Why do veterans make the best entrepreneurs?
SPONSORED CONTENT: American Military University
By Wes O’Donnell
When most people think of an entrepreneur, we imagine someone that was born with business in their bones; inspiring individuals like Steve Jobs, who revolutionize our world for generations to come. But the truth of the matter is that entrepreneurship can be taught and learned, assuming you’re mentally ready to make the jump. In addition, if you’re a US Military Veteran, then you already possess many of the skills that make successful entrepreneurs, well… successful.
So, what do revolutionary entrepreneurs Sergey Brin, Jeff Bezos, Elon Musk and the late Steve Jobs have in common with US Military Veterans? Both groups exhibit traits such as:
- A high tolerance for ambiguity
- The stomach to take risks
- A high degree of self-confidence
- Overly-optimistic outlooks
- Relying extensively on their own intuition
Controlling Fear of Failure
Jack Nason, CEO and Founder of Nason Inc. knows all about the similarities between military experience and running a startup. “The real fight of entrepreneurship takes place in the battlefield of the mind,” says Nason, a Gulf War veteran and successful small business owner of a transportation company in Grand Rapids, Michigan. “The military taught me to control fear and not let fear control me. This was invaluable in the early stages of my startup; fear of running out of cash, fear of losing my house, fear of humiliation and defeat.”
Mr. Nason says that it was his disciplined mind, a byproduct of his military experience that saw him through the bumpy first year of starting a company. “I just thought of the worse-case-scenario for my business, which at the time was that I’ll go bankrupt, lose my house and have to move in with extended family. Then I convinced myself that the worse-case wasn’t so bad after all. I had to power through that fear.”
Adapting to Changing Conditions
Another key trait of many high-performing entrepreneurs is the ability to adapt to ever-changing conditions to stay profitable. Neil Cox, founder of Dallas, Texas based telecom firm VidTek and Afghanistan combat veteran states “Large companies are like a cruise ship; when they need to change directions, they move forward for a long time before slowly starting to turn. You have to be like a jet-ski and turn on a dime if need be.” Cox credits his military experience and the need to be flexible and adaptable to changing conditions in a combat environment to his success as an entrepreneur.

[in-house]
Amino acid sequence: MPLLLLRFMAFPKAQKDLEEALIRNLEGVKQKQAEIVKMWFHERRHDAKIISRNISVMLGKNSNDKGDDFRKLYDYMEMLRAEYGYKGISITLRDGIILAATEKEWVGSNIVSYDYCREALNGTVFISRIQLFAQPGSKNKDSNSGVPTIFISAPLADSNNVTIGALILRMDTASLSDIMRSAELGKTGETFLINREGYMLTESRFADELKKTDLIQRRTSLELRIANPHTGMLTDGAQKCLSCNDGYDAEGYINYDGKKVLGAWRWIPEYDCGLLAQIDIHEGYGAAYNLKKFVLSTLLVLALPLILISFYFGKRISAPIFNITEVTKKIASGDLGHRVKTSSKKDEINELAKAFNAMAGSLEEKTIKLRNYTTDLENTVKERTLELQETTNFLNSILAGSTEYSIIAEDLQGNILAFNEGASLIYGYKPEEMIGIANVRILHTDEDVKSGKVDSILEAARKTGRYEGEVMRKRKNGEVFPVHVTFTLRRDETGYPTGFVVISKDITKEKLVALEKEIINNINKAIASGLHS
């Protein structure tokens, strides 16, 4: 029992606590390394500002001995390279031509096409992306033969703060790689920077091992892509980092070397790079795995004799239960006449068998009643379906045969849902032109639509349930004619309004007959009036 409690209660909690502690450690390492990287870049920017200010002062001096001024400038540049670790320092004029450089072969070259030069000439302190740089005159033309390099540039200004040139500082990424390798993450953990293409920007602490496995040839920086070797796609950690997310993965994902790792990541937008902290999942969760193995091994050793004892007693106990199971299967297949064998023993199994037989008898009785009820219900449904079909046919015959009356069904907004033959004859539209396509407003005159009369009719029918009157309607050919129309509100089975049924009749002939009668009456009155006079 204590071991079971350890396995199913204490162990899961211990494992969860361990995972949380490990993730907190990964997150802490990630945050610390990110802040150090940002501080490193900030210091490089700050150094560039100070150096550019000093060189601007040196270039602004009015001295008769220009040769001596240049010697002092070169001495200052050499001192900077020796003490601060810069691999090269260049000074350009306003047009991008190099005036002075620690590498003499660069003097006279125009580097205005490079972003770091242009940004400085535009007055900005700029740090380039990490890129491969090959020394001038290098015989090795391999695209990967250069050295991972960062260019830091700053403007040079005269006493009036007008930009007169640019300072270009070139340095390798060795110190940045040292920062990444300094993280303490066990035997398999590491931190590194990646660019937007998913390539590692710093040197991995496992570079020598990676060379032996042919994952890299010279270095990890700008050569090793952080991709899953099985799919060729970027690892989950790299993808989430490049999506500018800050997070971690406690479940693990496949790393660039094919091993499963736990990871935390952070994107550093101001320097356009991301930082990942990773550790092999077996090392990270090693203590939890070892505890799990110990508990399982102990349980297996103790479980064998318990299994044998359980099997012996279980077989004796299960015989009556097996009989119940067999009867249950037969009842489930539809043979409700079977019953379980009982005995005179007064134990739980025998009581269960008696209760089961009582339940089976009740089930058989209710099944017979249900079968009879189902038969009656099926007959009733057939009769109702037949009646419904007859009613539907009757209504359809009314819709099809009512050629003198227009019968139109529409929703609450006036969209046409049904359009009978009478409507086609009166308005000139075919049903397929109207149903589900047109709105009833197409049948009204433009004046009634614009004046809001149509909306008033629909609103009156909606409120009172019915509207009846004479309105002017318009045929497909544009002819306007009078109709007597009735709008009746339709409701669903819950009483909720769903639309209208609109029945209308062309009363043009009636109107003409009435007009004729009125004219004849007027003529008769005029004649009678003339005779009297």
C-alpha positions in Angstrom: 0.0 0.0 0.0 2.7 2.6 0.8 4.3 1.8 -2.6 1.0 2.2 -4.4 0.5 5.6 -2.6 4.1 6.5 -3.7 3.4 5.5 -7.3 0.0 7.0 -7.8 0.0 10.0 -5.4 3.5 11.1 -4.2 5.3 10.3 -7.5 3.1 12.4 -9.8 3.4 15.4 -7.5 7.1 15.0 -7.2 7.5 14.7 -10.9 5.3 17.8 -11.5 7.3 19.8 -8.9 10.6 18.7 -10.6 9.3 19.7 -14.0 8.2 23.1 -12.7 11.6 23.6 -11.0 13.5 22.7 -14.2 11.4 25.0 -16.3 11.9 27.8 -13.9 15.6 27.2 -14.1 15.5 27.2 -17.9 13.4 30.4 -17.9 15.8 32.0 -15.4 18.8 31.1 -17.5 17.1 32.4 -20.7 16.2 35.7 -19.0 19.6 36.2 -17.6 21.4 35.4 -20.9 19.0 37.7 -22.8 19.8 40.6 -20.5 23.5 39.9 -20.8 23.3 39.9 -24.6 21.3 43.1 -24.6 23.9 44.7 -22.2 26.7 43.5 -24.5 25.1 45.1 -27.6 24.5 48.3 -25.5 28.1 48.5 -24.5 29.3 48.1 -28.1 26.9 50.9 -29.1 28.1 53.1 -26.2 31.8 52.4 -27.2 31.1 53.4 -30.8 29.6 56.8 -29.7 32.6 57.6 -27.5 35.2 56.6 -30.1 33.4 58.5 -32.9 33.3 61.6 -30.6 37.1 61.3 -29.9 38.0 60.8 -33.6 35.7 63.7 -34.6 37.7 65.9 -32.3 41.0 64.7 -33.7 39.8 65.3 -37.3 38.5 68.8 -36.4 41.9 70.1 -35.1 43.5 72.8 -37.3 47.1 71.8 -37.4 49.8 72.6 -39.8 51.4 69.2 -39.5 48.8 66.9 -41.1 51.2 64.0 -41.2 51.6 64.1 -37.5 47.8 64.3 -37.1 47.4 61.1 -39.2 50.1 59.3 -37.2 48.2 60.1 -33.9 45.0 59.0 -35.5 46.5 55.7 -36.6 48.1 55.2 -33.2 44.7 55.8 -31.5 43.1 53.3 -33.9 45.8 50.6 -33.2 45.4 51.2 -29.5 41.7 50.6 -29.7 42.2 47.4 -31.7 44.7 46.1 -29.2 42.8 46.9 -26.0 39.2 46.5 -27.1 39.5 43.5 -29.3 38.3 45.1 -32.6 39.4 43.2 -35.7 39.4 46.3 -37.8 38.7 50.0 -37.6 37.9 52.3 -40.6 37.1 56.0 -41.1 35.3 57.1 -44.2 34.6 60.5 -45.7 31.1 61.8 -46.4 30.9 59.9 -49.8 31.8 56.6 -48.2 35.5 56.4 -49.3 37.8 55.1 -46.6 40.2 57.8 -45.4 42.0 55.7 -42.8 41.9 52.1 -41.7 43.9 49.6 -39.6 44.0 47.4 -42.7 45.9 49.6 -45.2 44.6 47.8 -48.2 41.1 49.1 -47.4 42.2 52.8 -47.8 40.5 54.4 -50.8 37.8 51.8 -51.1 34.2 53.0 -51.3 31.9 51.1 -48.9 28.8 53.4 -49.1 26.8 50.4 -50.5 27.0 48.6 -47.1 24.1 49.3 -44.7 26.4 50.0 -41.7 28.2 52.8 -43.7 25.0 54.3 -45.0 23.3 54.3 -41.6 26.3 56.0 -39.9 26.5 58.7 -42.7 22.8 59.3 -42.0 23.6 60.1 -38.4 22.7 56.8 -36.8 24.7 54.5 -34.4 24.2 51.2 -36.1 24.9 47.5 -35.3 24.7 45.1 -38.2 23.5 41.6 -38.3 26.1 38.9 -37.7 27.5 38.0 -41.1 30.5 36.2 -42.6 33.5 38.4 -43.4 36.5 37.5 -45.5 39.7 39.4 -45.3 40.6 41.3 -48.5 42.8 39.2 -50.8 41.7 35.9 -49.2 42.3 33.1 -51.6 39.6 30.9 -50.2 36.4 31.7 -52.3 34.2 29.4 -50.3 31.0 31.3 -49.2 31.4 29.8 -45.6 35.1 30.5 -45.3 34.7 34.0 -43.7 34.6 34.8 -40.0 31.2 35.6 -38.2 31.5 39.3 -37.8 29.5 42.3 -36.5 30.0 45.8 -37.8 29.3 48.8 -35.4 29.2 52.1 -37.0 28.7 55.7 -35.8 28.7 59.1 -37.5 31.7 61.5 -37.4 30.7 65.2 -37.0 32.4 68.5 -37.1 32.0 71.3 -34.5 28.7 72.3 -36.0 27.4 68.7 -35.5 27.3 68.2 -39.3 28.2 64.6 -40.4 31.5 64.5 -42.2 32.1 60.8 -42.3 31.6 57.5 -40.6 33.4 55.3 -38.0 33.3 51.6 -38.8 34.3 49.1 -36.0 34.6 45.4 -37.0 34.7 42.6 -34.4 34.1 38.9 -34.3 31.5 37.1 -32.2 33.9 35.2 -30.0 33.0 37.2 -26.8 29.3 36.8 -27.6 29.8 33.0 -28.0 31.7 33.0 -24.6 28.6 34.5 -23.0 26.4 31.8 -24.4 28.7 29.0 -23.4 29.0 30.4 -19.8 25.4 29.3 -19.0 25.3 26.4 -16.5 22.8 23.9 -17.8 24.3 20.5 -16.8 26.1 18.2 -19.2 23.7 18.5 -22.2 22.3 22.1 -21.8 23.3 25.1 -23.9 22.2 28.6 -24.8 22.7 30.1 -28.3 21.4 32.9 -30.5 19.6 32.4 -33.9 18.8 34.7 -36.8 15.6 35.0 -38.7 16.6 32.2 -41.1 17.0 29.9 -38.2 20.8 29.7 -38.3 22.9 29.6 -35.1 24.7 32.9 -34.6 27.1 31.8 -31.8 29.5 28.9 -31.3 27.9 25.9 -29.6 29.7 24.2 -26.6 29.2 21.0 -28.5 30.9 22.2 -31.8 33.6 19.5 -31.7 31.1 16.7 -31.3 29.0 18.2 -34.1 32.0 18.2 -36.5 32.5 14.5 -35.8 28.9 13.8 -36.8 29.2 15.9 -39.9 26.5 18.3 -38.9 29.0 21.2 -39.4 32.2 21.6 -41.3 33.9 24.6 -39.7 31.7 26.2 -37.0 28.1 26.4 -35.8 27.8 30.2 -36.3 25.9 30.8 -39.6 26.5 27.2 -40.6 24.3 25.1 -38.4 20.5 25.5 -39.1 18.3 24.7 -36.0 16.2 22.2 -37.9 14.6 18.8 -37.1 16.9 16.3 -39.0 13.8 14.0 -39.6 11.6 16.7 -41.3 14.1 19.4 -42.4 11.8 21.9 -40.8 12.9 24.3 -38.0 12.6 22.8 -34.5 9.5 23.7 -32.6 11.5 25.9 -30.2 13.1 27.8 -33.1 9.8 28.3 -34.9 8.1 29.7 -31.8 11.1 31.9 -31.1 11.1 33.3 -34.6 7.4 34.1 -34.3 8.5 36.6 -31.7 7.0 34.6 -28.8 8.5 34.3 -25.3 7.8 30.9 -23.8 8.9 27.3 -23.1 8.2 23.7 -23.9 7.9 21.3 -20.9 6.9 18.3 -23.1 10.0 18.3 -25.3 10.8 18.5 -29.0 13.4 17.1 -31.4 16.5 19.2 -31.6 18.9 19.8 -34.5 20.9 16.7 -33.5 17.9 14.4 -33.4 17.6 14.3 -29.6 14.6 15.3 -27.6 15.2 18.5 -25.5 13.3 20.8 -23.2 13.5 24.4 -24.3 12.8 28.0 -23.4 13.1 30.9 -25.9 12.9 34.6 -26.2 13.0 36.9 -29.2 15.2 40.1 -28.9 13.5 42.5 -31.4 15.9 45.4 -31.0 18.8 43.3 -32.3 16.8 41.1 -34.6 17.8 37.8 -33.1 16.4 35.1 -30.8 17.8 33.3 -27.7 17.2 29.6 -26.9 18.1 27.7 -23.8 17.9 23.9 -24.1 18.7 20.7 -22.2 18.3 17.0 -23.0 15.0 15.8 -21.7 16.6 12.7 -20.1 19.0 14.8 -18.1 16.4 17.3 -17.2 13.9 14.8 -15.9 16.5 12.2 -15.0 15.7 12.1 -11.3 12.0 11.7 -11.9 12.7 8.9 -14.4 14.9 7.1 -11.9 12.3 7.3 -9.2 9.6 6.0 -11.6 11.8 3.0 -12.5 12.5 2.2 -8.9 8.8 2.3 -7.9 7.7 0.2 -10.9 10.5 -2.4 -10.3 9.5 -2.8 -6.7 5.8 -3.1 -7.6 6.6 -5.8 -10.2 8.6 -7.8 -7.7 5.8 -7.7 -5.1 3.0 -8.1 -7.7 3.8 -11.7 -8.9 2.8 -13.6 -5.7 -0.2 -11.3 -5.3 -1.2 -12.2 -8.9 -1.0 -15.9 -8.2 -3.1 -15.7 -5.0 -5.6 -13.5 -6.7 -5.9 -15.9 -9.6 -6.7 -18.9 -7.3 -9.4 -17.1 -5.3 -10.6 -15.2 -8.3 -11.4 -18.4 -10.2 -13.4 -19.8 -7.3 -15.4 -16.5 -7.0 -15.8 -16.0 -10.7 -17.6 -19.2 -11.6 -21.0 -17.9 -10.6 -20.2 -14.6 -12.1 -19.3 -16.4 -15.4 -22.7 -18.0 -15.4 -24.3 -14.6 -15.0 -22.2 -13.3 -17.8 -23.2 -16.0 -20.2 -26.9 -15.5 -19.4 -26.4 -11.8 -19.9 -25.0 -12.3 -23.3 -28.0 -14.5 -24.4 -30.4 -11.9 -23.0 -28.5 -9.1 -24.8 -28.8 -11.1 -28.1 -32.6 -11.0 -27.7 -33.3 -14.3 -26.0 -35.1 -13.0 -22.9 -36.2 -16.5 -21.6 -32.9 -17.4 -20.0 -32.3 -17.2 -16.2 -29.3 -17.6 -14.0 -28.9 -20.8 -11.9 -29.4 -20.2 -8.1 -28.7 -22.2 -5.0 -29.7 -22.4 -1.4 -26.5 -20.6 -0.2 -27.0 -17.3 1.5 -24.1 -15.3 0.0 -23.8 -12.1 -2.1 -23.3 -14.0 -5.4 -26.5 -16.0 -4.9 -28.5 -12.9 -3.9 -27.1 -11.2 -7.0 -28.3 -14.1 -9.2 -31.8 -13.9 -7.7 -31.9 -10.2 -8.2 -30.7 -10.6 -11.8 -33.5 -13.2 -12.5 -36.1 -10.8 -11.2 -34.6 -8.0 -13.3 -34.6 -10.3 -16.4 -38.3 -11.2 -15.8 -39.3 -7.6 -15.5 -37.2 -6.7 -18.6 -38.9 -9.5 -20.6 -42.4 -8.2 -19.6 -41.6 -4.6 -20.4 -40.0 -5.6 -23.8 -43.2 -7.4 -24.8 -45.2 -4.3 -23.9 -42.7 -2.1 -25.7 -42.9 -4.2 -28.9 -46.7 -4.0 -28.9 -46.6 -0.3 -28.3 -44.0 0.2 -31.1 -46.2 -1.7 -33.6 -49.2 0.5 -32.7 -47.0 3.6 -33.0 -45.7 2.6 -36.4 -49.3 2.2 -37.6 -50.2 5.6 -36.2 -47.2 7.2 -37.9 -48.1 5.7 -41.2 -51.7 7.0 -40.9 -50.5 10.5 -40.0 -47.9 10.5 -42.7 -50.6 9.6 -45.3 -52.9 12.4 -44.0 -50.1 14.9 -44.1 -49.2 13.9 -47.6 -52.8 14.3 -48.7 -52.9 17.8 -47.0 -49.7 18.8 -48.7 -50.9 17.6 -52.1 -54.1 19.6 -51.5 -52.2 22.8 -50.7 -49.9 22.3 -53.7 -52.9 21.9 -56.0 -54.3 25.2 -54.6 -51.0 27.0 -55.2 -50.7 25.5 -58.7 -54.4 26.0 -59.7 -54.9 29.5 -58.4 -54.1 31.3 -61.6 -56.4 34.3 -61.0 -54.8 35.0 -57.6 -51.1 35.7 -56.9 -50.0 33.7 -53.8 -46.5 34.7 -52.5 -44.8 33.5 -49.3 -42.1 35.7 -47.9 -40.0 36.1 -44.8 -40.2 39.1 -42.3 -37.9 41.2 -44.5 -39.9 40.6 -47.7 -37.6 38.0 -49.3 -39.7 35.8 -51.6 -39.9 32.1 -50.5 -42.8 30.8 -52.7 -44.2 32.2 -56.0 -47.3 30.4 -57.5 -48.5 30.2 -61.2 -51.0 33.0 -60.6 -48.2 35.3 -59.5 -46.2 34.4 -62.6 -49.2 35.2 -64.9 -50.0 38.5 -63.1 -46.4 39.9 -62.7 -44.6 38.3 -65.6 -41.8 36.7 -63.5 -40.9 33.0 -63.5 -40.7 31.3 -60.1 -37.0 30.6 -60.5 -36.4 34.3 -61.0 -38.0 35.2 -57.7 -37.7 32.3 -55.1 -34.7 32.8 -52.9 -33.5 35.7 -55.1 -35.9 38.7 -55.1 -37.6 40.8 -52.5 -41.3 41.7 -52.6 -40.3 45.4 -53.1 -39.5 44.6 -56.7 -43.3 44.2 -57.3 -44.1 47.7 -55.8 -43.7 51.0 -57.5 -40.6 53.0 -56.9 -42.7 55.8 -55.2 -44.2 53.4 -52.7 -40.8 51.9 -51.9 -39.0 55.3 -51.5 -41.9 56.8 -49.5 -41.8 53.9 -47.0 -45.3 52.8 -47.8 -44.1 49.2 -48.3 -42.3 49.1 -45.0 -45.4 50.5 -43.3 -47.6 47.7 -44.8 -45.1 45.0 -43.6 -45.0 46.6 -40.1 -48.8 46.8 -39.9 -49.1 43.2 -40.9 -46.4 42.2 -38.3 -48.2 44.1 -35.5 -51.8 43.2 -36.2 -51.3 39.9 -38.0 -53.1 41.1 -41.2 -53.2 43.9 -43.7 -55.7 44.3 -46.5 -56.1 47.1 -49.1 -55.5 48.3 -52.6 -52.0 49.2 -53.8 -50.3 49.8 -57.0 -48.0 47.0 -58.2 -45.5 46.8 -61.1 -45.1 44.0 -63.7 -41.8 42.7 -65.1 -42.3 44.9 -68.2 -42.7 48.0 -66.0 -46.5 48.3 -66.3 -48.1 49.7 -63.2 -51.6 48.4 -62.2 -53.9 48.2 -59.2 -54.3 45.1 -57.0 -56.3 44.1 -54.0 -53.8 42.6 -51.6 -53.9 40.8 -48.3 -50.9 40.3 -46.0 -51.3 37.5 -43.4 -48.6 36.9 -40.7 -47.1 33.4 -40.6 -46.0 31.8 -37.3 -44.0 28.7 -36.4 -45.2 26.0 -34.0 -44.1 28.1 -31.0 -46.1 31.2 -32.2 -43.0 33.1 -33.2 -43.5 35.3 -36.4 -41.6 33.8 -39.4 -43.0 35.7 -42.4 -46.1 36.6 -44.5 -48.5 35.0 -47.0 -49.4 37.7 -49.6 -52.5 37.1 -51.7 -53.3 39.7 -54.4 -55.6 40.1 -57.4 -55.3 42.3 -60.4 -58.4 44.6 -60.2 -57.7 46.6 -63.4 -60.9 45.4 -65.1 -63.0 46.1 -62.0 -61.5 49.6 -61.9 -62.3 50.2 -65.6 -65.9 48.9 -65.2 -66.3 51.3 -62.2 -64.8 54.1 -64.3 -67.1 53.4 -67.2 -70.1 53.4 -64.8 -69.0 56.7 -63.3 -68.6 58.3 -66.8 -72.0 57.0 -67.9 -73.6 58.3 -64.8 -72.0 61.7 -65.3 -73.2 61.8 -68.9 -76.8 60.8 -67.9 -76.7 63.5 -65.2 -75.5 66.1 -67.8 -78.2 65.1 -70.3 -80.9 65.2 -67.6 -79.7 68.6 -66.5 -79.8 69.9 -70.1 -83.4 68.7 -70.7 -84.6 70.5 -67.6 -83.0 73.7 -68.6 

“We sell videoconferencing gear to the US Government,” Cox says, “and when the government shutdown in October of 2013, it almost killed us. We were able to pivot and repackage some of our equipment to sell to other businesses very quickly and that flexibility saved us.”
Since the Global War on Terror began 13 years ago, nearly 3 million Americans have served on active duty. Many of these men and women are transitioning from a life of military service into the civilian world and discovering, much to their dismay, that it’s very difficult to secure meaningful employment. In some states, the veteran unemployment rate is triple that of their civilian counterparts.
So, what is the answer?
In the course of military training, the government has inadvertently conditioned veterans to be successful entrepreneurs. Perhaps now is the time to employ yourself and show the world why the US Military is the best anvil on the planet to forge an unbreakable entrepreneur. Now may be the time to jump.
Wes O’Donnell is the author of “RISE! The Veteran’s Field Manual For Starting Your Own Business & Conquering The Online Economy.” Mr. O’Donnell graduated from American Military University with his MBA and a focus on IT Management. He is currently the Founder and CEO of MD-Advantages Healthcare, Founder of both Modern Workspace Furniture and a veteran resource website called WarriorLodge.com and holds the US Patent on the OmniCart™ Modular Medical Cart System. Mr. O’Donnell served in both the US Army Infantry and The US Air Force as a RADAR engineer.